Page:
This sabbatical may seem like a mere escape from my current life; it’s not.

It’s the beginning of the travel journey that I’ve dreamed of.

It’s an opportunity to meditate, reflect, and enjoy nature.

It’s taking advantage of my peak physical years and pushing myself to new limits.

It’s the discovery of my real life.

2014-04-05 18.49.04



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2014 in Review

Category : Uncategorized

To give you an idea of where I started in 2014, first I need to give a general picture of 2013 and where I started once I graduated from college.

In March of 2013 I took an engineering job, and from that point to the end of the year I made about $40k after taxes. After living expenses and paying off my student loans, I was left with about $25k cash at the end of the year.

In January of 2014, I quickly started investing this $25k in blue-chip dividend growth stocks. Through 2014 I added another $43k to my investment portfolio. On average, I was investing $826 a week. This strong steady flow of cash into my portfolio allowed the amount of passive income that I receive generate to sky rocket. The amount of money I was collecting each month in dividends started pretty low ($18.90), but by the end of the year it was a couple hundred bucks ($315.87). That is some serious growth there. The best part is, each month I don’t actually pull the dividends out. I reinvest them in more dividend growth stocks. That’s a guaranteed $200-300 that I’ll invest each month, and I don’t have to work to do it! You can view my portfolio here.

2014 Expenses

I track my expenses through mint, and each month I try to break my expenses up into their pre-formed categories. I especially like the pie chart, it provides a pretty good visual of where my money is going. Month after month, I find that most of my money goes towards Food & Dining and Auto & Transport.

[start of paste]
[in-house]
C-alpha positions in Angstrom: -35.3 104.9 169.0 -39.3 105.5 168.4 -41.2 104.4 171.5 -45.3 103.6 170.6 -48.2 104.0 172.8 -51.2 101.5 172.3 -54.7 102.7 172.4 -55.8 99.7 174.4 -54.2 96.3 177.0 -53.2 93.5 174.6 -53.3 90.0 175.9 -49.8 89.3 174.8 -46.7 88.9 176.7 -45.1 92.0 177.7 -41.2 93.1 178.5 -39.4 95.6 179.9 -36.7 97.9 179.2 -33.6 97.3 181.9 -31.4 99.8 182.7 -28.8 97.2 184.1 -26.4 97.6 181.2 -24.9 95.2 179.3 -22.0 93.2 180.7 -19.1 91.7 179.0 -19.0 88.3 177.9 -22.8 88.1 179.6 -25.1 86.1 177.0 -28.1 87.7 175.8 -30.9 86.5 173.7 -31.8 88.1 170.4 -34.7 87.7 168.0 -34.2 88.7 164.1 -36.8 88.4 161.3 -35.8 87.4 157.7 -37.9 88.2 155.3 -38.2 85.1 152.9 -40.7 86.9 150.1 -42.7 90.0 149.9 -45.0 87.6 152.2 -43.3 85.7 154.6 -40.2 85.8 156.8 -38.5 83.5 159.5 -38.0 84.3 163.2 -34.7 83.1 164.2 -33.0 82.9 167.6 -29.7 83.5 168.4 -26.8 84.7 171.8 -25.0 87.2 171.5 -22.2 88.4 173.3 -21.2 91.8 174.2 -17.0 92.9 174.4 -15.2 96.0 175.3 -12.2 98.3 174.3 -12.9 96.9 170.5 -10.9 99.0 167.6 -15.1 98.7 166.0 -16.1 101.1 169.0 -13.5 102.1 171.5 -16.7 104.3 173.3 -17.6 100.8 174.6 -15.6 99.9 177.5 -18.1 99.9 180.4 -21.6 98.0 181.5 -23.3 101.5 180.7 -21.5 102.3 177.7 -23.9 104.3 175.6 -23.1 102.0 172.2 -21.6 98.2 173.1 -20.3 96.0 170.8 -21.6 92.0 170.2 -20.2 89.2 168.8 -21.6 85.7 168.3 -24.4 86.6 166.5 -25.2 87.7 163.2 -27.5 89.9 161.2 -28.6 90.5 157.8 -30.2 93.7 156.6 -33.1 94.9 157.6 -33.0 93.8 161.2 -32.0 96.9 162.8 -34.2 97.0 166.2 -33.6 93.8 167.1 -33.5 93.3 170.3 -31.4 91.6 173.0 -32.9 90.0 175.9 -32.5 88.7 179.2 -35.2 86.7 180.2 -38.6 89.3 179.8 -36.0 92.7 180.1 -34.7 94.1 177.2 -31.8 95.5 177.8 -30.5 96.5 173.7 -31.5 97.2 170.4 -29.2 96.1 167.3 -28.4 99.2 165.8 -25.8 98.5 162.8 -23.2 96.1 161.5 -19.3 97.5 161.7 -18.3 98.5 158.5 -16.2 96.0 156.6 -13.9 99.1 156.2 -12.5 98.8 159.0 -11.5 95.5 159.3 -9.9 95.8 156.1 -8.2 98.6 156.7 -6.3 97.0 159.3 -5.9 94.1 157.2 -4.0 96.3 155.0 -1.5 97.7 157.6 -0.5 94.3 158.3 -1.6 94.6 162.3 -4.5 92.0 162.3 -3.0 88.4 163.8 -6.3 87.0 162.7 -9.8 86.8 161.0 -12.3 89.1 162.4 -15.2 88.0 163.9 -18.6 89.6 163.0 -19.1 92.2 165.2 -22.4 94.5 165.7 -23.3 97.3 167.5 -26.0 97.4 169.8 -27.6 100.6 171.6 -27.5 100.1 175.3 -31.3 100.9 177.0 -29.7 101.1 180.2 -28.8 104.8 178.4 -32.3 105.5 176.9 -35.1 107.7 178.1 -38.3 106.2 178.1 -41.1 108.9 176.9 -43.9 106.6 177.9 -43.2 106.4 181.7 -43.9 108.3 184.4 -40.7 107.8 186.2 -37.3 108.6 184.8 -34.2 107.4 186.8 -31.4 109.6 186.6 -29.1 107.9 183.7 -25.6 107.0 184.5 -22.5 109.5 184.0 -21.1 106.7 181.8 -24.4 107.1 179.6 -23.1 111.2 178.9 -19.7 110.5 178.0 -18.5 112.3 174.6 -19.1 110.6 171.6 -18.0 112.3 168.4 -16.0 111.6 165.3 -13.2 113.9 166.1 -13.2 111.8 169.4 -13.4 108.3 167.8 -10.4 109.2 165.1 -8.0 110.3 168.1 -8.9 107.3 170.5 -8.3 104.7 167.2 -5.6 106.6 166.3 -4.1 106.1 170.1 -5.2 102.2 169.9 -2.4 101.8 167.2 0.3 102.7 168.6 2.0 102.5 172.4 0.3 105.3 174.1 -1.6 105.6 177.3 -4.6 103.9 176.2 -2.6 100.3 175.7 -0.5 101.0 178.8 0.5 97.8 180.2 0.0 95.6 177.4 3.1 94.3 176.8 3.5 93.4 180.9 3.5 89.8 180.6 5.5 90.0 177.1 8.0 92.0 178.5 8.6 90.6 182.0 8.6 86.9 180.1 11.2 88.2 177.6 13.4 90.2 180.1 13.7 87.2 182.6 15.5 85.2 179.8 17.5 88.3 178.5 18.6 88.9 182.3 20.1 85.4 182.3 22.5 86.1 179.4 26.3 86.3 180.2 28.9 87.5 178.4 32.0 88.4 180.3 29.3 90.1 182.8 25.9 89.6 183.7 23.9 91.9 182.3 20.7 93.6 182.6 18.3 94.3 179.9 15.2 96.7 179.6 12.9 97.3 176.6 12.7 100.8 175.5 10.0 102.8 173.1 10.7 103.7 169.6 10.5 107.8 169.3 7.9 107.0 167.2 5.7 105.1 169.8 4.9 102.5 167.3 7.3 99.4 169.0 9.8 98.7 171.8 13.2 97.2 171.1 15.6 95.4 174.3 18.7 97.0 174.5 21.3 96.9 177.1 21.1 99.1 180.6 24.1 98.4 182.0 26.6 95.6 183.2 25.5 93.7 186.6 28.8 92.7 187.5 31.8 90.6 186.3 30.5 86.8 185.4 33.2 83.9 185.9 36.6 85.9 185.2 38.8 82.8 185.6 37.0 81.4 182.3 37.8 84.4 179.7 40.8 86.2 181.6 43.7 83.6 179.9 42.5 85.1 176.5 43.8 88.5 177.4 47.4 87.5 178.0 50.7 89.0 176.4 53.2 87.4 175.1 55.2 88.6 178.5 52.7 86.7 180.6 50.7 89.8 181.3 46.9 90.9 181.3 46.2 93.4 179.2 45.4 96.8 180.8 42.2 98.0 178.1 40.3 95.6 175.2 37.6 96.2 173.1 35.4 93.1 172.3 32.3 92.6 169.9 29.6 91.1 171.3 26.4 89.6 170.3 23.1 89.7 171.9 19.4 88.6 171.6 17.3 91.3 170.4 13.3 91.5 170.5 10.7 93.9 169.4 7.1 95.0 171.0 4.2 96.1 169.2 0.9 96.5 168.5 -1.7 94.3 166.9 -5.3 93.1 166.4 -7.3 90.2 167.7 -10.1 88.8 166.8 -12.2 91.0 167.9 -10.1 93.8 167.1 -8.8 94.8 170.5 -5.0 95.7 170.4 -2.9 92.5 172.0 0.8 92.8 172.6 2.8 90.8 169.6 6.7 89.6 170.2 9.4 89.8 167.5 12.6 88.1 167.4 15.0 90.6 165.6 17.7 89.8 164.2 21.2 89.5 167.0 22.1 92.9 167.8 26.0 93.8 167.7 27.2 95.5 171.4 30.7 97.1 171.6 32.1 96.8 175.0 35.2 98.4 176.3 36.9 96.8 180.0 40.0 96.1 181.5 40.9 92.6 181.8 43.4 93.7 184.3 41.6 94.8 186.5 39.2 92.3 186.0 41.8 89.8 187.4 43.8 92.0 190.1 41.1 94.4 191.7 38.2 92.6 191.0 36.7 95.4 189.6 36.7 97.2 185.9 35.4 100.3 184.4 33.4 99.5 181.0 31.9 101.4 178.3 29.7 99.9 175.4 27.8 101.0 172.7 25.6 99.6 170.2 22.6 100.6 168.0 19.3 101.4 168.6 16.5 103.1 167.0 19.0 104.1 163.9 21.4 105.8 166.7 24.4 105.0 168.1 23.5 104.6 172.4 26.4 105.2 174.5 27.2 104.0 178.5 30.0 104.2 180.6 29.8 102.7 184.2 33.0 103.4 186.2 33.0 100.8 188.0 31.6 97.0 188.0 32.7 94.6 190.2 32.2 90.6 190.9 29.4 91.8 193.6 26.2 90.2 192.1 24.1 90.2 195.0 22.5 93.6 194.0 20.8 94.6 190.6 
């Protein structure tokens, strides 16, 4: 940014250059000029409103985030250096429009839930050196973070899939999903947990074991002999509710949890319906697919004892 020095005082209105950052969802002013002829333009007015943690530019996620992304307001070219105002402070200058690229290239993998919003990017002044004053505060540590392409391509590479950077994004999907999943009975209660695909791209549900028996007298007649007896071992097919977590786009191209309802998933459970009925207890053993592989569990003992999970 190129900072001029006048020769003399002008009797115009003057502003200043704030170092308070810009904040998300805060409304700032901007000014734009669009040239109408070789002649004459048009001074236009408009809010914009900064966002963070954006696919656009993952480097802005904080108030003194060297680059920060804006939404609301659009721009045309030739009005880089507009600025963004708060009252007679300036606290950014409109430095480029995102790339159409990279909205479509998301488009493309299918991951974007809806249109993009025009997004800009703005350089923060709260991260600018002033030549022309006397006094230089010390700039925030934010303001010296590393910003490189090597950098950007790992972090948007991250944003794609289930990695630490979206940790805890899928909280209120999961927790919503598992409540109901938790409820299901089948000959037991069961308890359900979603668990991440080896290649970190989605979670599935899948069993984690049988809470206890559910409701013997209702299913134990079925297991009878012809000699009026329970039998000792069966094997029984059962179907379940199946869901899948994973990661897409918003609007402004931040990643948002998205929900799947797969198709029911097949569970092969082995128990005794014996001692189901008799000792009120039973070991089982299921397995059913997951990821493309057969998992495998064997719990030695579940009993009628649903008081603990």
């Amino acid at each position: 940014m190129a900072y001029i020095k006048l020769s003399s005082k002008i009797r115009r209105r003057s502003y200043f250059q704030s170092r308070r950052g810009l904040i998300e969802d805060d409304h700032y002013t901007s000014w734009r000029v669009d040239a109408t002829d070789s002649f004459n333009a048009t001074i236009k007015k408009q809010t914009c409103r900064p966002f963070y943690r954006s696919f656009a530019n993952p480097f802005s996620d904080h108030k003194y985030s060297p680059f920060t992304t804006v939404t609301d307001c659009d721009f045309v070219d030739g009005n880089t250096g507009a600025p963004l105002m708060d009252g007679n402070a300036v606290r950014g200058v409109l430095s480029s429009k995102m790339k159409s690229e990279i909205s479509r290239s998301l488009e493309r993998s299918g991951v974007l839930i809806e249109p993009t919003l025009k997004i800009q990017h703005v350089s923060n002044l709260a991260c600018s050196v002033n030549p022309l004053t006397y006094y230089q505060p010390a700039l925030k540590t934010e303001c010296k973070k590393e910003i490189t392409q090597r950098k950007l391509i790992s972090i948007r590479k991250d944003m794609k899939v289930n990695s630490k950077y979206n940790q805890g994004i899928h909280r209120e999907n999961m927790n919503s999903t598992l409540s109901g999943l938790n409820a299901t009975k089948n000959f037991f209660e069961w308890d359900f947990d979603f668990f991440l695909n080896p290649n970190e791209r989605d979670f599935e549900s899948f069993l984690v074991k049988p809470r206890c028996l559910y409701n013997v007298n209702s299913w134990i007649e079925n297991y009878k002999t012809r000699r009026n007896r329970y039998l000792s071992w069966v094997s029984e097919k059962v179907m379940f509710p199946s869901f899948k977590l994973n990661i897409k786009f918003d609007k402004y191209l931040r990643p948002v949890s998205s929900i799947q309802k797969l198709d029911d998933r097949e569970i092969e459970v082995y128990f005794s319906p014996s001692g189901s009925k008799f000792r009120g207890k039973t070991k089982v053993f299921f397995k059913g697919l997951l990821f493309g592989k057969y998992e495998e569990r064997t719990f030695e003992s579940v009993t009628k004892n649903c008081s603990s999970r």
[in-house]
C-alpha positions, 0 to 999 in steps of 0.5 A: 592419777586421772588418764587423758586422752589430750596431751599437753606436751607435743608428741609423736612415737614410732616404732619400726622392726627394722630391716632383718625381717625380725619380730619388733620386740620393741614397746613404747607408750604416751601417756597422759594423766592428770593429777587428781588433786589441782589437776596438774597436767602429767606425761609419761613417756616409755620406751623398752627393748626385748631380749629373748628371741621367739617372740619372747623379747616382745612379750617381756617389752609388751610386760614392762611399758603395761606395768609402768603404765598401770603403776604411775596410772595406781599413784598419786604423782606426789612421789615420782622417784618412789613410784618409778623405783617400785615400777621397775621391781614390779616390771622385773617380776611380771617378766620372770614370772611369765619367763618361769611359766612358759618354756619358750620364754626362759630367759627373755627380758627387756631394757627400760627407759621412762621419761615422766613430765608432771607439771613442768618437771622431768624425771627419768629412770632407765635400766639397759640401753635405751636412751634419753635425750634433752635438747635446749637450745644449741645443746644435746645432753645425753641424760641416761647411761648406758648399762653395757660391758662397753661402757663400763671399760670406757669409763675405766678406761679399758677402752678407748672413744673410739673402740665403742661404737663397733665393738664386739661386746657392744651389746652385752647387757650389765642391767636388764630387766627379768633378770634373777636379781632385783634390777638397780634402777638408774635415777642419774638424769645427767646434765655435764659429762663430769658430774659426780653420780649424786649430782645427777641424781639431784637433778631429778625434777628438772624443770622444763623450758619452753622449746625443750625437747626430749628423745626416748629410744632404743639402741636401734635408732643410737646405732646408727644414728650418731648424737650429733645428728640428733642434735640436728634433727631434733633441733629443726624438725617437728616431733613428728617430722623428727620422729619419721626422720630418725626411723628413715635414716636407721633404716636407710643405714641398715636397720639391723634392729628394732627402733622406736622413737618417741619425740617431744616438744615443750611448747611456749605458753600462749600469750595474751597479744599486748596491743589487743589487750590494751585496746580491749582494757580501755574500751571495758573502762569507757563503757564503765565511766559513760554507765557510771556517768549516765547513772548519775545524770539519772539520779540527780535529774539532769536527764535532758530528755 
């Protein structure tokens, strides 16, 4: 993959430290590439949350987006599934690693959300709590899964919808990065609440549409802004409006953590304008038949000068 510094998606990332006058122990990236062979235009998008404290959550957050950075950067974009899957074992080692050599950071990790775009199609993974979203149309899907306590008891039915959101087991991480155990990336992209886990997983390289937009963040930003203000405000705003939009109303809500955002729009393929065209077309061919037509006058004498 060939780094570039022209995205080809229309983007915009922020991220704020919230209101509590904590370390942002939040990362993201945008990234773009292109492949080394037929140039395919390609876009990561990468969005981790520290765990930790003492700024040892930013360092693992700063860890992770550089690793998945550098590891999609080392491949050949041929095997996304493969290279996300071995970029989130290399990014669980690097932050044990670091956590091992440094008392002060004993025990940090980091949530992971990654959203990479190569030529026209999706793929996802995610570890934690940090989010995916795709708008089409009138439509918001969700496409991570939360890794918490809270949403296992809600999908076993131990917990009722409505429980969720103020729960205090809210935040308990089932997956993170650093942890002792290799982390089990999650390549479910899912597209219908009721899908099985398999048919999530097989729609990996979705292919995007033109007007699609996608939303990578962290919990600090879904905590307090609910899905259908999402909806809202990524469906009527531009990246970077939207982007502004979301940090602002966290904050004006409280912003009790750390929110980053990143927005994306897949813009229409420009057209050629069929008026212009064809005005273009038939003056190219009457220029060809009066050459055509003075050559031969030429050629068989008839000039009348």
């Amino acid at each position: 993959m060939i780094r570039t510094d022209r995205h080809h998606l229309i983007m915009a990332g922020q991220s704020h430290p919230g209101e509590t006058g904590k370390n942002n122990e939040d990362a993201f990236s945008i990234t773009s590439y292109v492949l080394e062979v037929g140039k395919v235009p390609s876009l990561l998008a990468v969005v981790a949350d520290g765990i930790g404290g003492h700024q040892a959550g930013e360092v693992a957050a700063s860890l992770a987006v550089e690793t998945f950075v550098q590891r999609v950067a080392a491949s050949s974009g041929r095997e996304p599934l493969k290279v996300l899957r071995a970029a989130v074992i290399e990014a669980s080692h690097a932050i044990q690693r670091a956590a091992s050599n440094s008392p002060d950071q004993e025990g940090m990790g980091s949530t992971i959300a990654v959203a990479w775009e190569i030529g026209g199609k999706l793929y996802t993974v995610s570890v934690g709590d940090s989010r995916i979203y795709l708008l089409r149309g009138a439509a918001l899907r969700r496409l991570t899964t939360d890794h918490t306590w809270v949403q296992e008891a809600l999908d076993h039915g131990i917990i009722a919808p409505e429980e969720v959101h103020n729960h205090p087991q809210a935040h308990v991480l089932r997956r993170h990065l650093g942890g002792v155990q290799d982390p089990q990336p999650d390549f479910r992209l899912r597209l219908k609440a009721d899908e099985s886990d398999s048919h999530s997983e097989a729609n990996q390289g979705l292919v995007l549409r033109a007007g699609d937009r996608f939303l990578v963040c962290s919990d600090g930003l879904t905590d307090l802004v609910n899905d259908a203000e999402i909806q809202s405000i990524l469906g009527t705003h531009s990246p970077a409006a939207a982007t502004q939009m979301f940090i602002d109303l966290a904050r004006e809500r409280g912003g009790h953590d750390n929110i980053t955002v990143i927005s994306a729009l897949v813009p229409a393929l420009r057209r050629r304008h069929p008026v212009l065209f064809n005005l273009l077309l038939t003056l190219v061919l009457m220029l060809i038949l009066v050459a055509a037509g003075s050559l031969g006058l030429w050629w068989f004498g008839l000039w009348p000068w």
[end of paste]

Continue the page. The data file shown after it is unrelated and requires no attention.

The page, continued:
The chart below is a breakdown of how much I spent on each category in 2014.

Category Spending
Food & Dining $4,817.56
Auto & Transport $3,512.03
Health & Fitness $2,044.19
Home $1,200.10
Shopping $593.26
Gifts & Donations $544.61
Travel $491.52
Financial $139.00
Entertainment $137.81
Taxes $39.06
Business Services $21.74
Total $13,540.88


My Food & Dining expenses don’t need to be nearly that high. I spent alot of money in 2014 buying food from restaurants during my lunch break at work. Because I would frequently work long hours, I didn’t feel like putting in the energy or effort to packing a lunch every day to save money. Occasionally I would do this, but going out to eat everyday was the norm and packing a lunch was the exception.

So what do I need to spend money on each month? What are my fixed costs?

Car Lease Payment: $179.77

Car Insurance: $139.00

Rent: $100

Total Fixed Costs: $418.77